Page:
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Growth Hormone Tied to Colon Cancer

But experts say link is tentative and risk is small

THURSDAY, July 25, 2002 (HealthDayNews) -- Human growth hormone, which is given to children and adults to make up for deficits in natural levels of the substance, just might increase the risk of colon cancer decades later.

A new British study, appearing in this week's issue of The Lancet, showed a statistically significant increase in colorectal cancer among people who took non-synthetic pituitary growth hormone between 1959 and 1985.

However, the absolute number of cancer cases was small, and researchers say there's no proven biological reason for such a link, if it's indeed real. They also note that, since the mid-1980s, doctors have been prescribing a synthetic form of growth hormone that may have different effects on the body.

What's more, doctors now administer the drug at doses designed not to exceed age-appropriate thresholds, and patients are carefully monitored to make sure their blood levels of the substance stay in this range.

Still, experts say the results deserve further investigation, though they're not reason enough to stop growth hormone treatments in patients who need the substance. The potential link to cancers should give pause to older adults considering growth hormone injections to slow the aging process, an increasingly common but scientifically unfounded phenomenon. It should also be a strong warning to athletes who take extreme doses of the drug as a workout aid.

The U.S. Food and Drug Administration has approved the therapy only for children and adults whose pituitary glands don't make enough growth hormone.

However, as much as 50 percent of the growth hormone on the market goes for unapproved uses, says Dr. Michael Pollak, a cancer specialist at McGill University in Montreal and co-author of an editorial accompanying the journal article.

"If the dose you take achieves normal levels, you have nothing to worry about," Pollak says. "But if you're not really growth-hormone deficient and your growth hormone therapy is giving you unnaturally high levels, then this may be an important warning for you."

Since the 1950s, more than 100,000 people worldwide have received growth hormone supplements.

Dr. Anthony Swerdlow, an epidemiologist at the Institute of Cancer Research in Surrey, England, and his colleagues looked at cancer rates and deaths among 1,848 Britons treated with human growth hormone between 1959 and 1985. All but 1 percent were under the age of 19 when they began the therapy.

By the end of 2000, people who'd received the hormone were nearly three times as likely to have died of cancer as those in the other group, with 10 deaths when about three would have been expected.

Their risk of dying from colorectal tumors or Hodgkin's disease, which strikes the body's lymph system, was 11 times greater, with two deaths each from the maladies. The incidence of colorectal cancer was roughly eight times higher than that in the general population, too, with two cases where just 0.25 would have been predicted in such a young group.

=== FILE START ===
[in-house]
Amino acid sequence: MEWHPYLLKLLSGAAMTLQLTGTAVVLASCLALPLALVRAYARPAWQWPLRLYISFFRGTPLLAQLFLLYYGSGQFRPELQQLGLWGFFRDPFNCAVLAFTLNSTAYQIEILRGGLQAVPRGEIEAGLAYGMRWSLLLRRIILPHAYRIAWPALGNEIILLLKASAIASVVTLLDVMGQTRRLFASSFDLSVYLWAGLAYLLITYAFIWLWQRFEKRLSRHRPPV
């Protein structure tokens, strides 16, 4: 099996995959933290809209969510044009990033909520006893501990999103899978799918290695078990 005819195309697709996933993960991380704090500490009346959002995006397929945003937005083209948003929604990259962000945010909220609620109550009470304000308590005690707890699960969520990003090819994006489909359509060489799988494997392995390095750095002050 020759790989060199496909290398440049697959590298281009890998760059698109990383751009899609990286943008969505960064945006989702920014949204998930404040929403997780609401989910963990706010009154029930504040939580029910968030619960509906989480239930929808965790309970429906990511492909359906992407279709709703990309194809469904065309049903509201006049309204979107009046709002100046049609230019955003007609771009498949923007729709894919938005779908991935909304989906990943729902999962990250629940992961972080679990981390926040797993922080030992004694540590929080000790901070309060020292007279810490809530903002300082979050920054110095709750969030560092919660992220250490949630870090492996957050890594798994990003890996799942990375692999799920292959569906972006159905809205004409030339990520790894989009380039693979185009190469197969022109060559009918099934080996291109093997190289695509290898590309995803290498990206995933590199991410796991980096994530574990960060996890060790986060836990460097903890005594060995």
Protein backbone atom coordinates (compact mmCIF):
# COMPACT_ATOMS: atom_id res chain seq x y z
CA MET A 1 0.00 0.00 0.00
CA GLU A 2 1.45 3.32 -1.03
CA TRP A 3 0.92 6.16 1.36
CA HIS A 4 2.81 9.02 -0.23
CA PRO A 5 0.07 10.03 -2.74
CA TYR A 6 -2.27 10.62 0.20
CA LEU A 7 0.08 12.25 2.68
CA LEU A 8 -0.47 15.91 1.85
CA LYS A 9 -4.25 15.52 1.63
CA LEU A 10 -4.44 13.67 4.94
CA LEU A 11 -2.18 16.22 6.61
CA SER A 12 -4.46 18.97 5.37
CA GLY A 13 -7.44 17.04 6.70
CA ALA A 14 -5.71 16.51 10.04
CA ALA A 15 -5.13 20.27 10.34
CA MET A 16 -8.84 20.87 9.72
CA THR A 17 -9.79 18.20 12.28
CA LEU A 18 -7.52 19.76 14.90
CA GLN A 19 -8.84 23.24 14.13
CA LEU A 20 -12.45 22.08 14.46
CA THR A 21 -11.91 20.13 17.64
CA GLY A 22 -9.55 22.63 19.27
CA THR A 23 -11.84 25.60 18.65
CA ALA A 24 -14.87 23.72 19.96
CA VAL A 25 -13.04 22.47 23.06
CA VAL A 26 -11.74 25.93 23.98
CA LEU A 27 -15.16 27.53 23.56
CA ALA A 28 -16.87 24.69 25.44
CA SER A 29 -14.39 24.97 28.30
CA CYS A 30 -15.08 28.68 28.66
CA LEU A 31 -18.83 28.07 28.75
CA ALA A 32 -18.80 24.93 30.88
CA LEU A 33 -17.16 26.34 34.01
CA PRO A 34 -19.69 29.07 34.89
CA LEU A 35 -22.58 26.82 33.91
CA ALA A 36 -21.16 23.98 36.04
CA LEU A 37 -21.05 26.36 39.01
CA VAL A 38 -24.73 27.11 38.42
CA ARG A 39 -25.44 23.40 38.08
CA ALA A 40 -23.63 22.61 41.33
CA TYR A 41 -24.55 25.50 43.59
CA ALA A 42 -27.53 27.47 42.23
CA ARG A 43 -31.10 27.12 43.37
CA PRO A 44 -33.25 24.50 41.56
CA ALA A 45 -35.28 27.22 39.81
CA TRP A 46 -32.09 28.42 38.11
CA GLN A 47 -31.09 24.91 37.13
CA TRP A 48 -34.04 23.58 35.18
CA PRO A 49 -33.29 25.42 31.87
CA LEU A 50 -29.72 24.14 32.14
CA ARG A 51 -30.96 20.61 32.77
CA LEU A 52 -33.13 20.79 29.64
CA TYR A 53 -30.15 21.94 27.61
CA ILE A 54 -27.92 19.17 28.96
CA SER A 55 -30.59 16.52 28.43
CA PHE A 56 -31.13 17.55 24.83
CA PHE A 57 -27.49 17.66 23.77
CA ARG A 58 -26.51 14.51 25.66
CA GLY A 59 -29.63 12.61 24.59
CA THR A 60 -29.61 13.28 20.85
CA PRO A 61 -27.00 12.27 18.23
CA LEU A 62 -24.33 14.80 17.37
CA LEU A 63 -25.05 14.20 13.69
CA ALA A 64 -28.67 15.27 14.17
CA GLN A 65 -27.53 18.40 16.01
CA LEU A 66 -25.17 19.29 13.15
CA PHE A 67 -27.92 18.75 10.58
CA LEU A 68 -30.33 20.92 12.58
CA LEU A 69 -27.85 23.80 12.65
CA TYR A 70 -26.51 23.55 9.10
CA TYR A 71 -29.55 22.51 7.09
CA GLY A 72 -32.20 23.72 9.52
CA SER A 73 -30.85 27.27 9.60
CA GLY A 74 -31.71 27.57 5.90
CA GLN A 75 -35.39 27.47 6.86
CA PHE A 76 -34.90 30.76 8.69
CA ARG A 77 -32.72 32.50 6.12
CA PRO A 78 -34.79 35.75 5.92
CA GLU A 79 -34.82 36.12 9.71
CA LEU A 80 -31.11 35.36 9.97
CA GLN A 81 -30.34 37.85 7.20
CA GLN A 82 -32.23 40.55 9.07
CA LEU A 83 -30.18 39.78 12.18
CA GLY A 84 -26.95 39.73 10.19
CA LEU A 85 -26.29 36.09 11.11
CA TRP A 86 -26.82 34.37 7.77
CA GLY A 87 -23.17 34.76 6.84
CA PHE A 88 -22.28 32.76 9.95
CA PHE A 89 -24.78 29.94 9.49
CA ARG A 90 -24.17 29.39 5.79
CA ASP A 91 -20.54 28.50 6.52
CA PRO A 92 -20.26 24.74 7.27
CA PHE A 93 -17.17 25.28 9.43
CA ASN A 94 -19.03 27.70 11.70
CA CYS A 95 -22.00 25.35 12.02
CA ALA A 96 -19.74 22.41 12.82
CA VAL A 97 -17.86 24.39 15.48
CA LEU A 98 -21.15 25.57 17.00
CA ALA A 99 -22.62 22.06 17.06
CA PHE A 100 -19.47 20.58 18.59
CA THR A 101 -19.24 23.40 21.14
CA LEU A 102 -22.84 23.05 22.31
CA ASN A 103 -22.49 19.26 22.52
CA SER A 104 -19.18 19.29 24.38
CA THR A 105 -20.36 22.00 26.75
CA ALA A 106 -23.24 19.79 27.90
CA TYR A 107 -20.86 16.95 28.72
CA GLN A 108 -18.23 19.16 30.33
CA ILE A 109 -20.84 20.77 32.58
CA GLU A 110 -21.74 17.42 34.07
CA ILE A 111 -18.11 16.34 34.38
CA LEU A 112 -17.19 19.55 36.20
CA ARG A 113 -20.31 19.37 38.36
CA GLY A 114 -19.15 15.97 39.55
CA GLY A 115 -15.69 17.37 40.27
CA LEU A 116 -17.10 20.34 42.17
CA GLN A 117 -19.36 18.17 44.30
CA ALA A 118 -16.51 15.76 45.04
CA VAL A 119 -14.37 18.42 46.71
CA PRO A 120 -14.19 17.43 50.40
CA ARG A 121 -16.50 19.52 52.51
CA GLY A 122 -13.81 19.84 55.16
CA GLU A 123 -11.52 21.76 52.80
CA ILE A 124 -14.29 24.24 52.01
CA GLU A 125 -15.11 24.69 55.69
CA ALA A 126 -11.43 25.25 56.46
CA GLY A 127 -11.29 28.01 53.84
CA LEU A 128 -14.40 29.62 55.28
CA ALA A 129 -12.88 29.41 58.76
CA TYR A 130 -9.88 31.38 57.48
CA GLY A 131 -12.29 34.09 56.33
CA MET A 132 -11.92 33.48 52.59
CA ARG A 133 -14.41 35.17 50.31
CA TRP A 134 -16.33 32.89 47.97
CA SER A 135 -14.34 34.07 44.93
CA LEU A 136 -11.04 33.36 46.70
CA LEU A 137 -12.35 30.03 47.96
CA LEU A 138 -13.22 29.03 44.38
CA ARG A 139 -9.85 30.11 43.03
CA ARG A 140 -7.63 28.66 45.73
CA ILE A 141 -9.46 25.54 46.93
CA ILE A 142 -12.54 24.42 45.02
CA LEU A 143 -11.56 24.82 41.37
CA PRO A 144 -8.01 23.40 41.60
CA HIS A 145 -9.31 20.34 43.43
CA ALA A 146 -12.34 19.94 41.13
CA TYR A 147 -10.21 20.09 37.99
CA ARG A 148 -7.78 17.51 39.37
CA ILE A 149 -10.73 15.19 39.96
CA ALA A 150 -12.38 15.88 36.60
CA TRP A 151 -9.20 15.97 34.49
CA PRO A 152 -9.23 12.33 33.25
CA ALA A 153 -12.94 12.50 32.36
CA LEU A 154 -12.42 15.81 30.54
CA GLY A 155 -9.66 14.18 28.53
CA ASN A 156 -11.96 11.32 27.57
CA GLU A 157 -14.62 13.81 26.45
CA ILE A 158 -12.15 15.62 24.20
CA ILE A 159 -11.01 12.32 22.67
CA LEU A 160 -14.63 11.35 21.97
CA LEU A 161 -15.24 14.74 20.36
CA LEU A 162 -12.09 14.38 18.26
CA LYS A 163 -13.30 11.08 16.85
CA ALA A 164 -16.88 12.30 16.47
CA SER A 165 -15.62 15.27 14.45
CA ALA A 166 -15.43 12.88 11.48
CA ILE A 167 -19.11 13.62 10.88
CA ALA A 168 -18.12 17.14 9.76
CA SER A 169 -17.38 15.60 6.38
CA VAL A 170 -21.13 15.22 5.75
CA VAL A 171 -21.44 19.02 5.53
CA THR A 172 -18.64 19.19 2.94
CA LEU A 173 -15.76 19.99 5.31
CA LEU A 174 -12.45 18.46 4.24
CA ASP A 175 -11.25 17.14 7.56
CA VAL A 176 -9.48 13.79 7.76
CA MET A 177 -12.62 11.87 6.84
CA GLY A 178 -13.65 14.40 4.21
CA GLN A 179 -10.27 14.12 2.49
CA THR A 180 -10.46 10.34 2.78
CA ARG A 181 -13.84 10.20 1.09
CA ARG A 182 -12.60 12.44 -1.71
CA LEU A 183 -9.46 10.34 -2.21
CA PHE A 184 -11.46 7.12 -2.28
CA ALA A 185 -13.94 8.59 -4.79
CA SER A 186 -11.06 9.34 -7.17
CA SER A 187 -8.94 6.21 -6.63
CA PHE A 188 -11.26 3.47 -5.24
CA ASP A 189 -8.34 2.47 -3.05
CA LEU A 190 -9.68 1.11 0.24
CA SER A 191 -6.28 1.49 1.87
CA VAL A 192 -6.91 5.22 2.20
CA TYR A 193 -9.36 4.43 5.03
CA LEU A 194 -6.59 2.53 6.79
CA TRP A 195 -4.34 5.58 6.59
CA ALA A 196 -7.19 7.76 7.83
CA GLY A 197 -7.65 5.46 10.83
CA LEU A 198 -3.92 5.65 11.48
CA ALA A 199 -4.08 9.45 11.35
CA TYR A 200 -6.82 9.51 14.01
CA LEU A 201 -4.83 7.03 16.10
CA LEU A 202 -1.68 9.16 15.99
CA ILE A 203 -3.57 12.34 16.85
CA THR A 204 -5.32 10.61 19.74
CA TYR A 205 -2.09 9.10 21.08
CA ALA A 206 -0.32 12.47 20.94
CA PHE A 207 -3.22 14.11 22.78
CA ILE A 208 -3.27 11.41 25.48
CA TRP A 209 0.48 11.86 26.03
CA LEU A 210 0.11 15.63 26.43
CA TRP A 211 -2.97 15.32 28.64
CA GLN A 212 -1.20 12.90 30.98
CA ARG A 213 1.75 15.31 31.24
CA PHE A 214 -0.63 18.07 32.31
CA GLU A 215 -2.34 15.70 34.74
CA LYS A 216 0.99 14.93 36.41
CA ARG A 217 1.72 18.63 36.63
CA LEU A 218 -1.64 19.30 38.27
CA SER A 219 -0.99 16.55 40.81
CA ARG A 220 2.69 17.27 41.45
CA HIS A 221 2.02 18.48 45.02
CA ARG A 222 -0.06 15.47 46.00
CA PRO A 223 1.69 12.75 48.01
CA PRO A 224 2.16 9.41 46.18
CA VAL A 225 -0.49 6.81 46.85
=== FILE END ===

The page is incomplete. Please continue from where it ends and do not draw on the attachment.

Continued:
Some conditions for which people take growth hormone may increase their risk of cancer. Yet, even after Swerdlow's team accounted for this effect, they continued to see an elevated risk of colorectal cancer and Hodgkin's disease, as well as deaths from the two conditions.

Swerdlow says the abnormally high rate of Hodgkin's disease among people who used growth hormone "could well be chance." No other work has found reason to connect the two.

However, other scientists have found a potential link between high levels of a growth-promoting molecule, called IGF-1, and certain cancers. Since growth hormone works by stimulating IGF-1, which might explain the higher odds of colorectal tumors in the people who received the therapy.

Dr. Shlomo Melmed, a growth hormone expert at Cedars-Sinai Medical Center in Los Angeles, calls the British findings "extremely tenuous," and adds they don't apply to modern growth hormone therapy.

Before 1985, the substance was pulled from the pituitary glands of cadavers and was prone to contamination, Melmed explains. "We just don't know what those impurities were" or what, if any, harm they might have caused, he says. Today's synthetic growth hormone is not only pristine, but it's administered in strictly controlled doses that stay within the normal range, he adds.

Moreover, although growth hormone can cause tumors to grow faster, there's no evidence that it causes them to appear. A large study of people with acromegaly, whose excessive growth hormone production causes them to become giants, found no increase in the risk of cancer, Melmed says.

What To Do

Learn about growth hormone treatment from the Endocrine Society or the Vanderbilt Medical Center.

SOURCES: Anthony Swerdlow, M.D., Ph.D., professor, epidemiology, Institute of Cancer Research, Surrey, England; Michael Pollak, M.D., professor, oncology, McGill University, Montreal; Shlomo Melmed, M.D., vice president, academic affairs, Cedars-Sinai Medical Center, Los Angeles; July 27, 2002, The Lancet
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